The Windows of Christiania
Created by Lucky Rimpila and
Dedicated to the Glory of God
June 15, 2003
The Holy Trinity
God the Father, Creator
The First Person of the Trinity is represented by the Hand
of God, extended in blessing. The Creator’s relationship
with the creation is fatherly, providing physical needs as
well as spiritual. The right hand of God (Dextra Domini)
blesses with three extended fingers suggesting the unity
of Father, Son, and Holy Spirit. The blue sphere
represents our earthly home.
God the Son, Jesus Christ
The Second Person of the Trinity is represented by the
Latin Cross, remembering His suffering and death for
the forgiveness of our sins. The empty cross remembers
that Christ is risen and living. The gold crown reminds
us that Christ is the King of Kings, but also that eternal
life is promised to All who believe and trust in Him.
God the Holy Spirit
The Third Person of the Trinity is represented by a
descending dove. As the Spirit descended upon Jesus
at His baptism, so did the Holy Spirit come upon the
disciples at Pentecost, empowering the Church to “go
and make disciples of all nations…” By the Holy
Spirit, we are given faith, strength to do what God
commands, and peace. Again, the blue sphere represents
our earthly home under the peaceful dove.
The Means of Grace, by which God’s Love and
Forgiveness reach us
The Word of God, the Holy Bible
“God’s Word is our great heritage,” revealing God to us,
and is the source of divine authority over our lives. The
inspired Word of God contains the history of God’s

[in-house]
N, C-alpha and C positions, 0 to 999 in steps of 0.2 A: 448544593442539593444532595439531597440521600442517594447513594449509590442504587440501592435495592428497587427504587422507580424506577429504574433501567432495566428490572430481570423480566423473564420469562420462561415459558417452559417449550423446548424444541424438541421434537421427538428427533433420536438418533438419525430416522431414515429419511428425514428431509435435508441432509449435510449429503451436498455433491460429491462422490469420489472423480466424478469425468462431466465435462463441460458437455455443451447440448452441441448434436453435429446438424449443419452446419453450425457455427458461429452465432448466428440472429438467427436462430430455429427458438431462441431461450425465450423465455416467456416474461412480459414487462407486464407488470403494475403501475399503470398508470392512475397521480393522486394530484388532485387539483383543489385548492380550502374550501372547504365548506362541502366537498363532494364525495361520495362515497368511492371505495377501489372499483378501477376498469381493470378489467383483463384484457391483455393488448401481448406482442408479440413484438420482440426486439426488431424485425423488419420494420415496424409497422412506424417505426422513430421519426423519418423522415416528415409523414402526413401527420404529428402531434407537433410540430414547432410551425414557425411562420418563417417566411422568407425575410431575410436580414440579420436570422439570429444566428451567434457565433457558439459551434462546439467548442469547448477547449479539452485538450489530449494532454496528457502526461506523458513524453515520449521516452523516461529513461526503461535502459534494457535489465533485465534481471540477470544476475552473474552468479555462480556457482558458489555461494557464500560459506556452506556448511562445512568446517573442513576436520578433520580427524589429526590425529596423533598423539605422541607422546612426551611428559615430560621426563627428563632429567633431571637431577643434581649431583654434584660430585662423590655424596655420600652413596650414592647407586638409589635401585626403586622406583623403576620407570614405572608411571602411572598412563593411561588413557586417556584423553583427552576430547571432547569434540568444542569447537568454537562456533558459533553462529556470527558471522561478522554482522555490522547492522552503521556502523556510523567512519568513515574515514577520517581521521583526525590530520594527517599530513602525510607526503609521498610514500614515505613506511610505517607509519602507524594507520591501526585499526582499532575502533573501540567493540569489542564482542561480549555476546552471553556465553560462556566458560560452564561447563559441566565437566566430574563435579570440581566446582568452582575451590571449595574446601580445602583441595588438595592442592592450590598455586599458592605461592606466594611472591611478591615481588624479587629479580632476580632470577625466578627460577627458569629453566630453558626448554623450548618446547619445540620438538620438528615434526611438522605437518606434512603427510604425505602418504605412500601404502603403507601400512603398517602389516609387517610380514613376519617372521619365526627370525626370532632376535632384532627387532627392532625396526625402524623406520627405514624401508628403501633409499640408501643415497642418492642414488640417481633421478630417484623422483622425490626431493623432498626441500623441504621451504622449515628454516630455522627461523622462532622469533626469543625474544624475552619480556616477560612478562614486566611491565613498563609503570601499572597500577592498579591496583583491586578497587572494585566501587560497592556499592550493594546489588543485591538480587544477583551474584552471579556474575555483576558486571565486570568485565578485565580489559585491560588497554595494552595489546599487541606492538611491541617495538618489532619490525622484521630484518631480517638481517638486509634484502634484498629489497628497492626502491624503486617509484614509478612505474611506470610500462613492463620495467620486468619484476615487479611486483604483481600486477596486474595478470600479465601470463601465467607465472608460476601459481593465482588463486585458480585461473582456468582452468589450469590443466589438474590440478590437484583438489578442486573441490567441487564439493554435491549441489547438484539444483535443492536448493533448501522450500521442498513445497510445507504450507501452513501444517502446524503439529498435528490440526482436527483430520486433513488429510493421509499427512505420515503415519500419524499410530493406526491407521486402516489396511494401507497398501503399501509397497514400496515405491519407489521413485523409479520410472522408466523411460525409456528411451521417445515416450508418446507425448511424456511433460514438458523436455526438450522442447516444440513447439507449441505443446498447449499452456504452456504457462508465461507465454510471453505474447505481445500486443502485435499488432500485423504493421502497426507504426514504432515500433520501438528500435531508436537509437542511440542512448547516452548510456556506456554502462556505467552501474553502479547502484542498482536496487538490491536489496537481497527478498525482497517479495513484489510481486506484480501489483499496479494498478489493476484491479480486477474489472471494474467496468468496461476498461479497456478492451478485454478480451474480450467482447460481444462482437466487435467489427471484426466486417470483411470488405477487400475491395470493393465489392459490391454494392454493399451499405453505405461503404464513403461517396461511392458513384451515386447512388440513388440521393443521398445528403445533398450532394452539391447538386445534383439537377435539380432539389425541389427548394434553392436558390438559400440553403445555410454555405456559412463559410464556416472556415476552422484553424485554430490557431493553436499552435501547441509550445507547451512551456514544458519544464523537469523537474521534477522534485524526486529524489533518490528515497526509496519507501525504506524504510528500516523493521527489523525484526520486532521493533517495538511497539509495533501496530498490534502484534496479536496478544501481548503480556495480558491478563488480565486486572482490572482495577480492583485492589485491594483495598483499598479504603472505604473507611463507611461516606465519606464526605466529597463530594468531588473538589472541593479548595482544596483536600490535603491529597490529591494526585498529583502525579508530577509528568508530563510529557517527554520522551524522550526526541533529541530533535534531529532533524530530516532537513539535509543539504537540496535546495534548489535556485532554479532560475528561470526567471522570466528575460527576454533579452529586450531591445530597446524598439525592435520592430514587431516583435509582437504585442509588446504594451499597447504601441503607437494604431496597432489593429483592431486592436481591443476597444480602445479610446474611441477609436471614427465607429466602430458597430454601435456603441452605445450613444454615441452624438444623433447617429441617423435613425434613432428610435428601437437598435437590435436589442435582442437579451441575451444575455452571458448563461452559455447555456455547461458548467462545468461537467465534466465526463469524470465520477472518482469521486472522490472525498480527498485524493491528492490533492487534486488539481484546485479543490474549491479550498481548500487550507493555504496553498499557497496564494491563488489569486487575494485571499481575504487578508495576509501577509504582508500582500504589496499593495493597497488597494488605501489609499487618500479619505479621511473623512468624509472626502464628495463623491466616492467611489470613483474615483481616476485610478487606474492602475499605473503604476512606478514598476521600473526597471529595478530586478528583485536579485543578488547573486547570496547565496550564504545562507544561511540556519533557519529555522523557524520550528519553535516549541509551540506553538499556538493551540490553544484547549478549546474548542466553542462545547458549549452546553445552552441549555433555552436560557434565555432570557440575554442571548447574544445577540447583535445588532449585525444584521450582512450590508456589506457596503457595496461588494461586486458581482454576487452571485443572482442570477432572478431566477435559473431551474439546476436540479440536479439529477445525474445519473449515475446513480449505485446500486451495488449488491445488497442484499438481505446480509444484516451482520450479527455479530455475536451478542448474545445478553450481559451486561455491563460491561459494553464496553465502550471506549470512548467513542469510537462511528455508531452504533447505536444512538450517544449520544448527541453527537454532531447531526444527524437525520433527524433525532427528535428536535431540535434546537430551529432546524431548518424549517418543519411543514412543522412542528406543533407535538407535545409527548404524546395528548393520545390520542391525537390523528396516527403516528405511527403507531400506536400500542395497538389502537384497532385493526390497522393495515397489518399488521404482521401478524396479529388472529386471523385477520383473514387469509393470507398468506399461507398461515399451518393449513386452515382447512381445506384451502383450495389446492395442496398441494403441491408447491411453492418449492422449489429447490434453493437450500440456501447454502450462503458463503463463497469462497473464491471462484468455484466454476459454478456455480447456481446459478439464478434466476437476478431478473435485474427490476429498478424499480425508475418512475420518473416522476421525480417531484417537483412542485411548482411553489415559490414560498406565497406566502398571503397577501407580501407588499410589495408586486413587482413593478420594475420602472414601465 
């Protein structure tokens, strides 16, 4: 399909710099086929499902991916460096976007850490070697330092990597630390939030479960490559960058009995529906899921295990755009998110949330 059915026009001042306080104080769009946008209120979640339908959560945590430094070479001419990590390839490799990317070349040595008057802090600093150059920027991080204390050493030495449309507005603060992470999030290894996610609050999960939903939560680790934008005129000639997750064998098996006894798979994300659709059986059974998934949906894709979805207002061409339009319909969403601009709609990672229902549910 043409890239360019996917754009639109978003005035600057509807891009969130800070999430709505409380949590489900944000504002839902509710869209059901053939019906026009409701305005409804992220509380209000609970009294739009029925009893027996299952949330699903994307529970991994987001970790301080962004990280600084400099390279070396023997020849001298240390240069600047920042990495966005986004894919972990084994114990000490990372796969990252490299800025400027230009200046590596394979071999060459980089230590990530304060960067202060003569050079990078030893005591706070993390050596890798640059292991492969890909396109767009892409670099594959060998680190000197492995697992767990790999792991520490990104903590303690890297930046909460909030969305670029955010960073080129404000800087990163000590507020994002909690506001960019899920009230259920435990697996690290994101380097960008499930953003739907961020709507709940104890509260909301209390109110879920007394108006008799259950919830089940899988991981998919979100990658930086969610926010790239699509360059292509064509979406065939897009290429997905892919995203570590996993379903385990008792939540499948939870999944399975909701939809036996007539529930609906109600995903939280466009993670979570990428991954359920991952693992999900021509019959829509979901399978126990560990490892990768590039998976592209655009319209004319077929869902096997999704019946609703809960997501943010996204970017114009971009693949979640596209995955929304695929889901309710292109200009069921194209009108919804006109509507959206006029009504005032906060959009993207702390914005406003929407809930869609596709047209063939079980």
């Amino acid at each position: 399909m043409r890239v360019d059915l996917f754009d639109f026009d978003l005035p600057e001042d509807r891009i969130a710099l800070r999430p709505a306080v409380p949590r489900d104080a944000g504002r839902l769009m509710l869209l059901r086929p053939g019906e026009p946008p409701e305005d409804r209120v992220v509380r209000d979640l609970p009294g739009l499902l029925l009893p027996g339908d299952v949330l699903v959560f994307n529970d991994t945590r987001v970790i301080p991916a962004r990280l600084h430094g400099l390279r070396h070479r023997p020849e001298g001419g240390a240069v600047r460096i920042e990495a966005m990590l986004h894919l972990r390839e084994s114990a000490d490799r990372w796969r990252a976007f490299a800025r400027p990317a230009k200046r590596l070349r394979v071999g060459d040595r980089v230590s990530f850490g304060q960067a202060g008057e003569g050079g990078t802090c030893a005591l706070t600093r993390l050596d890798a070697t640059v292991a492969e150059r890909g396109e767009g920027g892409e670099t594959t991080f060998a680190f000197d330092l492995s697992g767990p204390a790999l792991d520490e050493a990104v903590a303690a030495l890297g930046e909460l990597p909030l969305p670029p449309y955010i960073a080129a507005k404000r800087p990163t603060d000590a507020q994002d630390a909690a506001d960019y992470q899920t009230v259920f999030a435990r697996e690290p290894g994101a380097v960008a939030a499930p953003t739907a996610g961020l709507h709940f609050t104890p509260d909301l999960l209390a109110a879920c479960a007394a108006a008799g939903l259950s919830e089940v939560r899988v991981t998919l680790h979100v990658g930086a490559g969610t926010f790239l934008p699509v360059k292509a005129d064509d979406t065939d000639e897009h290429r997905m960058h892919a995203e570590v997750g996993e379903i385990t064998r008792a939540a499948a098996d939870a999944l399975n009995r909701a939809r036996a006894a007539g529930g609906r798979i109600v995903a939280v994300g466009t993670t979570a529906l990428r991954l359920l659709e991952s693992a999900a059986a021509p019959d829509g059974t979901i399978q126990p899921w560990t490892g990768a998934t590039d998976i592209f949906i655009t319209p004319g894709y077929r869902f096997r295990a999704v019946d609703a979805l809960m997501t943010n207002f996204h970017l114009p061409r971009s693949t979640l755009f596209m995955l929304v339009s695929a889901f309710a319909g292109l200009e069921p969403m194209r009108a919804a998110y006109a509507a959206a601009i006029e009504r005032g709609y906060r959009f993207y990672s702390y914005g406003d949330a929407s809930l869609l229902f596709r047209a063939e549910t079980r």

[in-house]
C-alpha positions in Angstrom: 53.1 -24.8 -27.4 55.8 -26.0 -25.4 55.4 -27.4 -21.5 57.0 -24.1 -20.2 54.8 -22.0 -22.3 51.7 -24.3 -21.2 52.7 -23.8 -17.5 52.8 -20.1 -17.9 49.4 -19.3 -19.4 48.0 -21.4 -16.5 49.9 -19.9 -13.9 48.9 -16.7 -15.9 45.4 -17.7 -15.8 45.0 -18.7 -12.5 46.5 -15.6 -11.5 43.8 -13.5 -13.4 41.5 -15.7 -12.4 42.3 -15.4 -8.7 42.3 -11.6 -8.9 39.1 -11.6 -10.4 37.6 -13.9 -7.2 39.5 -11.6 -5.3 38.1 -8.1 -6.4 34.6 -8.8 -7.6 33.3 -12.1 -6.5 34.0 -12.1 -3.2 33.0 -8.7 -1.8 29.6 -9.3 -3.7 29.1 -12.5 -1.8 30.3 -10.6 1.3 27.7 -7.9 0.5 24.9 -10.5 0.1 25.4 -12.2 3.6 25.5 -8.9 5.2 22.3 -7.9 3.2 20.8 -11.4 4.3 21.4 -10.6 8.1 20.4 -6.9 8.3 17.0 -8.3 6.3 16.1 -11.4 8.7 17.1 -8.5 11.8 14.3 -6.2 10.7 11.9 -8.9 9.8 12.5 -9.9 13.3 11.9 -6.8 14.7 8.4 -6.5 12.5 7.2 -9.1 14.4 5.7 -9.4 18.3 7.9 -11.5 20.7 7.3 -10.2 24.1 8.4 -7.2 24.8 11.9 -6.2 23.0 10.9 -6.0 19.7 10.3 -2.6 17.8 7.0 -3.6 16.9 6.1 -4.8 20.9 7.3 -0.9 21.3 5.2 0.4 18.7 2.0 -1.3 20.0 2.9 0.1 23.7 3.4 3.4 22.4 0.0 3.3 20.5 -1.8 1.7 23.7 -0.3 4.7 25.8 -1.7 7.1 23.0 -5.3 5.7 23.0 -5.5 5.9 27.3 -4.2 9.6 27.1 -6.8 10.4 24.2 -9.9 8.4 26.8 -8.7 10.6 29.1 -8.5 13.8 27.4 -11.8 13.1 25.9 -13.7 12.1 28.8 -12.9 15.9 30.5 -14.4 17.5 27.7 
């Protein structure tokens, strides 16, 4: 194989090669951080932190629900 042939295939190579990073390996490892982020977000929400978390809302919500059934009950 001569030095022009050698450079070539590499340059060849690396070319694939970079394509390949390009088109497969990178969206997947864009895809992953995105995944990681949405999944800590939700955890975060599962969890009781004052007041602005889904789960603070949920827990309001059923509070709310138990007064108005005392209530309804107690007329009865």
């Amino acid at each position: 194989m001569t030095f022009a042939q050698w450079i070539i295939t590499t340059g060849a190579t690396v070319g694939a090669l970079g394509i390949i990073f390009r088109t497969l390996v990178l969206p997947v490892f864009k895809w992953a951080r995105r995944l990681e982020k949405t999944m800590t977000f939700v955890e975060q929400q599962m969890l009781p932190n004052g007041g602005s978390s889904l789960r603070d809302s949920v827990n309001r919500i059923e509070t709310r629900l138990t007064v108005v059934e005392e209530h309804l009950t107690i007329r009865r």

people, the Law and the Prophets, the Psalms, and also
the Gospels of Jesus Christ and the New Testament story.
God speaks to us through the books of the Bible and
inspires us to be faithful witnesses too.
The Sacrament of Holy Baptism
This window depicting a shell and drops of water reminds
us of how we were washed of sin and claimed to be
God’s child. As Jesus was baptized by John to identify
with us, we are baptized by God to be identified with
Jesus’ life, death, and resurrection. His innocence became
our innocence through forgiveness, and by the Sacrament
we became members of the ‘body of Christ,’ the Church.
The Sacrament of Holy Communion
This window depicting the Bread and Chalice reminds us
of the body and blood of Christ, given and shed for us
for the forgiveness of sin. With ordinary elements made
from wheat and the fruit of the vine, God gives us the
extraordinary privilege of communion with Divinity.
Also called the “Lord’s Supper,” Jesus commanded His
followers to “do this in remembrance” of Him.